The Ordinary Citizens of India Are Paying for the Corporate Loot of Public Sector Banks - Vivek Kaul's Diary
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The Ordinary Citizens of India Are Paying for the Corporate Loot of Public Sector Banks

Mar 27, 2018

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Thomas Sowell in his book Basic Economics: A Common Sense Guide to the Economy writes: "[There are] more people who do not understand economics than people who do." Nowhere does this become clearer than when people discuss economics among themselves (if at all).

In our column yesterday, we explained how corporates are responsible for more than 80% of the bad loans of the public sector banks in India. In response to the column a friend said: "But what's the big deal? The government is picking up the tab. Why should I worry about it?"

This, more than anything else, shows a lack of understanding of basic economics and a callous attitude. The moment the word government is used, it is assumed that this issue will not impact us in anyway. But that as we shall see is incorrect.

As on March 31, 2017, the accumulated bad loans of public sector banks stood at Rs 6,41,057 crore. As we saw in yesterday's column more than 80% of these bad loans had accumulated due to defaults by corporates who had taken on loans given to the industry and the services sector, respectively. Bad loans are loans on which repayments have been due for 90 days or more.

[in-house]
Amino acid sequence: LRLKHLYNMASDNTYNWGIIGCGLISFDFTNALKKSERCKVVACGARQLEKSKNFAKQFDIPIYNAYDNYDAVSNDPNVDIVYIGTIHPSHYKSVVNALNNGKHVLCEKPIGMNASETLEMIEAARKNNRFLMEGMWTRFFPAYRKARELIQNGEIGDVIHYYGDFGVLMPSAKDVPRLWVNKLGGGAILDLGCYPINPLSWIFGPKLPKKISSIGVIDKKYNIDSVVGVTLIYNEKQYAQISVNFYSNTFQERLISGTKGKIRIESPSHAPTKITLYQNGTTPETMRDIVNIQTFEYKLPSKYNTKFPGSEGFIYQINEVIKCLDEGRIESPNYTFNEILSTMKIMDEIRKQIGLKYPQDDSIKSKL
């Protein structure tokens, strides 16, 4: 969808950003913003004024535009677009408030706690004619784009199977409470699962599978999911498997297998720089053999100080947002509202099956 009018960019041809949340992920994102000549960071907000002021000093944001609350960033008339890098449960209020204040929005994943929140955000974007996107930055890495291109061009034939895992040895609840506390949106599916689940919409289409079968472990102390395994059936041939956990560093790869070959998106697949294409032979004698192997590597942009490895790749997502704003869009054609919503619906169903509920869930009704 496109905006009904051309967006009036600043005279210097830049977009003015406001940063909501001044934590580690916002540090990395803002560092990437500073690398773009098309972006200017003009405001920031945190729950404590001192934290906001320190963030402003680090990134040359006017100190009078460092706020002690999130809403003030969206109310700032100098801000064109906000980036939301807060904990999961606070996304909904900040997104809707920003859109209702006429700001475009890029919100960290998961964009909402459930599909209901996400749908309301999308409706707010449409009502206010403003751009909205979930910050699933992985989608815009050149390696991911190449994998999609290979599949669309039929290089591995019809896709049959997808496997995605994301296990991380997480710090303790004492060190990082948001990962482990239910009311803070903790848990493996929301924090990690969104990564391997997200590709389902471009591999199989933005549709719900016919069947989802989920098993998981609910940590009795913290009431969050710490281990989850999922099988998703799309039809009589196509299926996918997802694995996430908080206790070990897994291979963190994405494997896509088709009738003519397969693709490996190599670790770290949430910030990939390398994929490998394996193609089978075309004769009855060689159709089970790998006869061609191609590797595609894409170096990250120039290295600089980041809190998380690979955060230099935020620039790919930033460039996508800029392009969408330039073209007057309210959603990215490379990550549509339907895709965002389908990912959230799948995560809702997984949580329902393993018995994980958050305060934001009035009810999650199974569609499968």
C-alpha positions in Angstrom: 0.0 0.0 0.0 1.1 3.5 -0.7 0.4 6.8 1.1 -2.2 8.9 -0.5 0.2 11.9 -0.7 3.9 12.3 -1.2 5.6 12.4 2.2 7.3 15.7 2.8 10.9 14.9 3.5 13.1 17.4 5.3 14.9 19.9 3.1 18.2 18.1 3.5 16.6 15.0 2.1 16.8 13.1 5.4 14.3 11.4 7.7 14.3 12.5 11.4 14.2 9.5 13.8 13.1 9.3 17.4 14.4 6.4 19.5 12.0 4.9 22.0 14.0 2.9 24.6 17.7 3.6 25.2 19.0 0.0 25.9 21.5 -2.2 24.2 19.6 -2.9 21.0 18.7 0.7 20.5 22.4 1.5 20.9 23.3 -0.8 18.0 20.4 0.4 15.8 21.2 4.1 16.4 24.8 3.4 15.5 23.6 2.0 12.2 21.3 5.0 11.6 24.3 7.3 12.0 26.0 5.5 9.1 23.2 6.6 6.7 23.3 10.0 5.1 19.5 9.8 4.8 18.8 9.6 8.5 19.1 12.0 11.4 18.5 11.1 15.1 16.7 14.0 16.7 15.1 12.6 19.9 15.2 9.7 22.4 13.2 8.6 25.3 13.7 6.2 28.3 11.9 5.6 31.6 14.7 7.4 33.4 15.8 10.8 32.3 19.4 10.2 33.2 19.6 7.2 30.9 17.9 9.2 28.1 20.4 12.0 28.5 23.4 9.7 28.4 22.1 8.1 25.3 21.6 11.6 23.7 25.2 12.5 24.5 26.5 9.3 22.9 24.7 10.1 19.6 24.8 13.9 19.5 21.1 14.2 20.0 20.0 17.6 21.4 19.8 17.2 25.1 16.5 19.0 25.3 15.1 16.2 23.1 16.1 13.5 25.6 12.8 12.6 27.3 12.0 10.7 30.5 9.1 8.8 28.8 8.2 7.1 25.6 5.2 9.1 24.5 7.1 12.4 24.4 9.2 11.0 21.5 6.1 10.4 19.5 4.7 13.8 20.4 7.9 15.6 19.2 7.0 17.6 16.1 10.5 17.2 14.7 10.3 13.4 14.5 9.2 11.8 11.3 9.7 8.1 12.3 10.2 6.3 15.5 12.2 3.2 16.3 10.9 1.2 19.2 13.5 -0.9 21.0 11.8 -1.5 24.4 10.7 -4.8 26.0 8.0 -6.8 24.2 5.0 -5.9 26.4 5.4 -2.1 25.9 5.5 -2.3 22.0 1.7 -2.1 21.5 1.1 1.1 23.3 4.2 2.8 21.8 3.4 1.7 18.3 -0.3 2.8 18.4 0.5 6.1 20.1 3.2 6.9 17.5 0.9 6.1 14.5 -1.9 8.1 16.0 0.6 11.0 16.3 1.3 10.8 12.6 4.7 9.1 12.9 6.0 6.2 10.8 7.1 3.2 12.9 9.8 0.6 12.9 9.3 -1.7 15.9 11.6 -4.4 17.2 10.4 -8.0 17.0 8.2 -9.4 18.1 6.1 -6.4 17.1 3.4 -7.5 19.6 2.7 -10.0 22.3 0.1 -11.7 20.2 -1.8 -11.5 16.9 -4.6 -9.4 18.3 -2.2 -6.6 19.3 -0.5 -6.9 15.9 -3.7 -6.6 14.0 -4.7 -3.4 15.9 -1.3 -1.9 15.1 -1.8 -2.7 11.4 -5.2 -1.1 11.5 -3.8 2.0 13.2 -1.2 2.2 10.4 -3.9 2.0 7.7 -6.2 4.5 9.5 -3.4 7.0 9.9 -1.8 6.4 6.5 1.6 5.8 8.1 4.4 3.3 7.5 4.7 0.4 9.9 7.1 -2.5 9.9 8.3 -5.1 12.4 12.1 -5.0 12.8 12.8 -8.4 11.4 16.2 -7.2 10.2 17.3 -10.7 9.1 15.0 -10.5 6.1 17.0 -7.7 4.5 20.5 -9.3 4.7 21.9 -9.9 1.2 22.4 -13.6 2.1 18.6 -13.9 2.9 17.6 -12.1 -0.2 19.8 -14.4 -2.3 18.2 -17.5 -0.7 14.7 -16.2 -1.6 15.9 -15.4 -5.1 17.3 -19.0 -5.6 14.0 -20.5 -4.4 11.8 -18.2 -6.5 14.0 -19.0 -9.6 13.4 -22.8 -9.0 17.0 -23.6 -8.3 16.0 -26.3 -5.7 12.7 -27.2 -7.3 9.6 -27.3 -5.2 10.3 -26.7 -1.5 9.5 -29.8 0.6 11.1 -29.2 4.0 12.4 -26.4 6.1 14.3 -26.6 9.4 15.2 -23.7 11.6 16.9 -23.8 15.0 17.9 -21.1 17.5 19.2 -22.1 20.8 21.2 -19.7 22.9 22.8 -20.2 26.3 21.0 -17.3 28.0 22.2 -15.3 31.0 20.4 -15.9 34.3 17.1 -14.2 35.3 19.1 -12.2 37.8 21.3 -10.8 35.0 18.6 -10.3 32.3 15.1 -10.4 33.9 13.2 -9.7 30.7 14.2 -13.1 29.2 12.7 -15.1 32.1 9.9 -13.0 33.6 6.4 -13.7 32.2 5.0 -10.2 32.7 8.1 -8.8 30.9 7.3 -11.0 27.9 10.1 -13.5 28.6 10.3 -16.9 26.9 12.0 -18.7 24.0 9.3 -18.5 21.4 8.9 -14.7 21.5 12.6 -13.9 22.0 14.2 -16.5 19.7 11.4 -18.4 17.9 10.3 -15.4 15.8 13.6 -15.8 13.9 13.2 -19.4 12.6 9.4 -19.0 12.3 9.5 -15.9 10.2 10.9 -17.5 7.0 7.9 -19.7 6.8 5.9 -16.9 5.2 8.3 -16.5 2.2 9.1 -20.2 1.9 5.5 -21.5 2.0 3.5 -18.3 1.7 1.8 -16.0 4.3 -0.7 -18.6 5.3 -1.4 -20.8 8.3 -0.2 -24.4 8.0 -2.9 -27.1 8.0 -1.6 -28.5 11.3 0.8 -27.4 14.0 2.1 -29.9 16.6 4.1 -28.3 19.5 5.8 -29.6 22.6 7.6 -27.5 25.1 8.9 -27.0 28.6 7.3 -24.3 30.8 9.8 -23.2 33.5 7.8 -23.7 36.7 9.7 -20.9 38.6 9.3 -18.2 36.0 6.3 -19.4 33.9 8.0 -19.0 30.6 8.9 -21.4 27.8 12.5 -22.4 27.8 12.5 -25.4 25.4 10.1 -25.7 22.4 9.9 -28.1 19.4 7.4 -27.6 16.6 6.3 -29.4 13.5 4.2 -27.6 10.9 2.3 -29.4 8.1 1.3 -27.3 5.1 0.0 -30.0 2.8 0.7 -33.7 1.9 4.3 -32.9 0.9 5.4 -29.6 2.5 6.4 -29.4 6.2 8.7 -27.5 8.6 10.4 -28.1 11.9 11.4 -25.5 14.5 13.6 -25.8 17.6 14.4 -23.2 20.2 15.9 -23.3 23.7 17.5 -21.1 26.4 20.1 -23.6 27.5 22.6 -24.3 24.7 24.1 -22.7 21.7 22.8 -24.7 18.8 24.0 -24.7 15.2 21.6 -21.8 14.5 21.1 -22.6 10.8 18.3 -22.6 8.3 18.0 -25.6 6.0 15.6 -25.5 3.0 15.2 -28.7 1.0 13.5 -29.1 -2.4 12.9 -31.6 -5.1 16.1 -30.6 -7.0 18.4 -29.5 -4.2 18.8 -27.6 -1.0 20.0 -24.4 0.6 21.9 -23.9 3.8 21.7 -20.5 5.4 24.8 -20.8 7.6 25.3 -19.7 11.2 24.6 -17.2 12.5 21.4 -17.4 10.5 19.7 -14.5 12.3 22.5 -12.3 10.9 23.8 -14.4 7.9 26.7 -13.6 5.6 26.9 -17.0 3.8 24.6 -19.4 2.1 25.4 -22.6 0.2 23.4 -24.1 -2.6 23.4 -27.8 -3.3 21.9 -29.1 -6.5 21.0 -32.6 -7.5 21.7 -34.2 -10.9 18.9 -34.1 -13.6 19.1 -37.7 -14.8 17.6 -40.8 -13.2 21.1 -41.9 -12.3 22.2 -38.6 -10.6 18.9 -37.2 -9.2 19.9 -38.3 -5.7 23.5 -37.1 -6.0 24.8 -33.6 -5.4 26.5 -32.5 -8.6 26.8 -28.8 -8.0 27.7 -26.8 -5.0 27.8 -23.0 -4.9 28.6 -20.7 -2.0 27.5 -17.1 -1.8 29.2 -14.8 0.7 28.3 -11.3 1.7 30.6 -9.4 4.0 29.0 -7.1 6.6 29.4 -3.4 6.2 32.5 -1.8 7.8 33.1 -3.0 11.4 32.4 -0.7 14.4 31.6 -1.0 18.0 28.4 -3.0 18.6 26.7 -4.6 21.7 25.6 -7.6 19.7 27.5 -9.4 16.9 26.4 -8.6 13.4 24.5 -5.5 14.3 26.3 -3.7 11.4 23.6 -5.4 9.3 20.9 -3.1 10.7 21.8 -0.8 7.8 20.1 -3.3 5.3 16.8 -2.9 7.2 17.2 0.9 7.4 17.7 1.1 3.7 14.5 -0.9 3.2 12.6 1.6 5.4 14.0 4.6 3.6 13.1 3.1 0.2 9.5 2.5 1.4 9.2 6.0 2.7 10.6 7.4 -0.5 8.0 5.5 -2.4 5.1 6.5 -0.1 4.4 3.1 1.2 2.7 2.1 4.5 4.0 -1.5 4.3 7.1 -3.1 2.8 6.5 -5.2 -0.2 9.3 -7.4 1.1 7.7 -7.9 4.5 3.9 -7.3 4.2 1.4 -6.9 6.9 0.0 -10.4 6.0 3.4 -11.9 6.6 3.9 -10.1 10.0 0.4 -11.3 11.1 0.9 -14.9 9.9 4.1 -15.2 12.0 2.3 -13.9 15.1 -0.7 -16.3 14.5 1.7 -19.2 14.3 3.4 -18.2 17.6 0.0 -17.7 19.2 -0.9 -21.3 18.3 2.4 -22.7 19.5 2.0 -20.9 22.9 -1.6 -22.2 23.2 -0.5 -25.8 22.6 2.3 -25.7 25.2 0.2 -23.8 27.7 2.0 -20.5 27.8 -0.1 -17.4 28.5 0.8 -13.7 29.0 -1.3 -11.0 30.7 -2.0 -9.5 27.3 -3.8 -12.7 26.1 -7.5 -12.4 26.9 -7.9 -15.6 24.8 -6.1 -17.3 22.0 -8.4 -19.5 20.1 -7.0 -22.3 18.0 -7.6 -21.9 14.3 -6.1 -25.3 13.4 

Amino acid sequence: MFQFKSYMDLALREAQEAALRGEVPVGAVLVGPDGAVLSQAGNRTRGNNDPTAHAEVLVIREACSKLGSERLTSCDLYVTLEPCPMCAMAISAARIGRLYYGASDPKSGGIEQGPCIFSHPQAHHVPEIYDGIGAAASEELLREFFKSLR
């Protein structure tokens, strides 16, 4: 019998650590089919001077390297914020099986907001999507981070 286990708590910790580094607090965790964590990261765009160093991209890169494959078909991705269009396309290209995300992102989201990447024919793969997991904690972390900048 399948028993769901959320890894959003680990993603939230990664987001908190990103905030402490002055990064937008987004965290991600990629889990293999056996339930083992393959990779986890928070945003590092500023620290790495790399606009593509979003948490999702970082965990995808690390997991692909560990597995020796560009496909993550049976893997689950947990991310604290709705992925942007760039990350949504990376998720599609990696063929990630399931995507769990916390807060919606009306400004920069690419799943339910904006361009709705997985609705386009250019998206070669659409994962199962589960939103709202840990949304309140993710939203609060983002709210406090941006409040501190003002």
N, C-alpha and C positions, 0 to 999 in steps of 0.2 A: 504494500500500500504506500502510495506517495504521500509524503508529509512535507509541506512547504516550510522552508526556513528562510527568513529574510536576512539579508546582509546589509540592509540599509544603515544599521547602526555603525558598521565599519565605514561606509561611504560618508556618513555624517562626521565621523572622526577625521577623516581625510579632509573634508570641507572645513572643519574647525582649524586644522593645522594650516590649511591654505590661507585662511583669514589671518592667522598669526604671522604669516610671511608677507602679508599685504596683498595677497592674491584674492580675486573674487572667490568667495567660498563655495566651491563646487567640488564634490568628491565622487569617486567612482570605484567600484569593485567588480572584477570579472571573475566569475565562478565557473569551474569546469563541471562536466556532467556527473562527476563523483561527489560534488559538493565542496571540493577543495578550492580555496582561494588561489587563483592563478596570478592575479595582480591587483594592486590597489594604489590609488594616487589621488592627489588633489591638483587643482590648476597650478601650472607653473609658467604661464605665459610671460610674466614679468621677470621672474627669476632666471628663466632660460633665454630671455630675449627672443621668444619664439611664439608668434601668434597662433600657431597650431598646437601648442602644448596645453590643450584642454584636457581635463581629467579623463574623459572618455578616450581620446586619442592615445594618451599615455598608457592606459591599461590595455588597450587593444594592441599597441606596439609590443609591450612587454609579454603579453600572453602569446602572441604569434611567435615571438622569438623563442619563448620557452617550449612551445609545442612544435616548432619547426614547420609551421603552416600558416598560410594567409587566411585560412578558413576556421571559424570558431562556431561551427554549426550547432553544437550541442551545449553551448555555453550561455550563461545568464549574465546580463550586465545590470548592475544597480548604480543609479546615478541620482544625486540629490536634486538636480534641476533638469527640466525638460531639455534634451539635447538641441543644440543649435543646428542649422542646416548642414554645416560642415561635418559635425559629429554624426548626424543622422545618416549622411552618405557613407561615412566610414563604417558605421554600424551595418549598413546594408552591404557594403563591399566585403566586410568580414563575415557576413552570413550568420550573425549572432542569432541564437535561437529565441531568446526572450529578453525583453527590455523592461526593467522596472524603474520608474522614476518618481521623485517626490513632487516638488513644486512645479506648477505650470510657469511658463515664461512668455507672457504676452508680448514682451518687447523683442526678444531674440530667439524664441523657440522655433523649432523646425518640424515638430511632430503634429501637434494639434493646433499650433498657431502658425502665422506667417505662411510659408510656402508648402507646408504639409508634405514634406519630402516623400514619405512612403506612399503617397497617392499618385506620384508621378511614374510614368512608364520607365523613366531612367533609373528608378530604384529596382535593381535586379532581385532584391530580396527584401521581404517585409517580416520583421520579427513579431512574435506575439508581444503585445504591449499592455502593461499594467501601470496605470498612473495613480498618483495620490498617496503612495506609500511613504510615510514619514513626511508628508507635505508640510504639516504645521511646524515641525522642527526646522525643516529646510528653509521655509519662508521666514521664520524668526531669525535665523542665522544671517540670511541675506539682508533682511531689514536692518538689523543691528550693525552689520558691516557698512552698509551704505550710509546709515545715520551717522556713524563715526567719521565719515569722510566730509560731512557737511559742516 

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As of December 31, 2017, the total bad loans of public sector banks stood at stood at Rs 7,77,280 crore. This forms 86.4% of the total bad loans of scheduled commercial banks (i.e. public sector banks + private sector banks + foreign banks).

Whenever a borrower defaults, the money given as a loan does not come back to the bank. Hence, in order to continue its operations (i.e. keep lending) the bank needs fresh money. Where does this money come from? Take a look at Table 1. Table 1 lists the total amount of money that the government has invested in public sector banks since 2007-2008.

Table 1: Capital infused by government (Amount in crore rupees)
Capital infused from 2007-08 to 2014-15 Capital infused in 2015-16 Capital infused in 2016-17 2017-18
Capital Infused
Till PSB recapitalisation announcement (24.10.2017) Post-announcement, till date Total Unspent allocation available for 2017-18
79,721 25,000 24,997 1,861 7,750.06 9,611.06 80,388.94
Source: Rajya Sabha USQ No. 396 for 6.2.2018, regarding "Capital infusion in PSBs"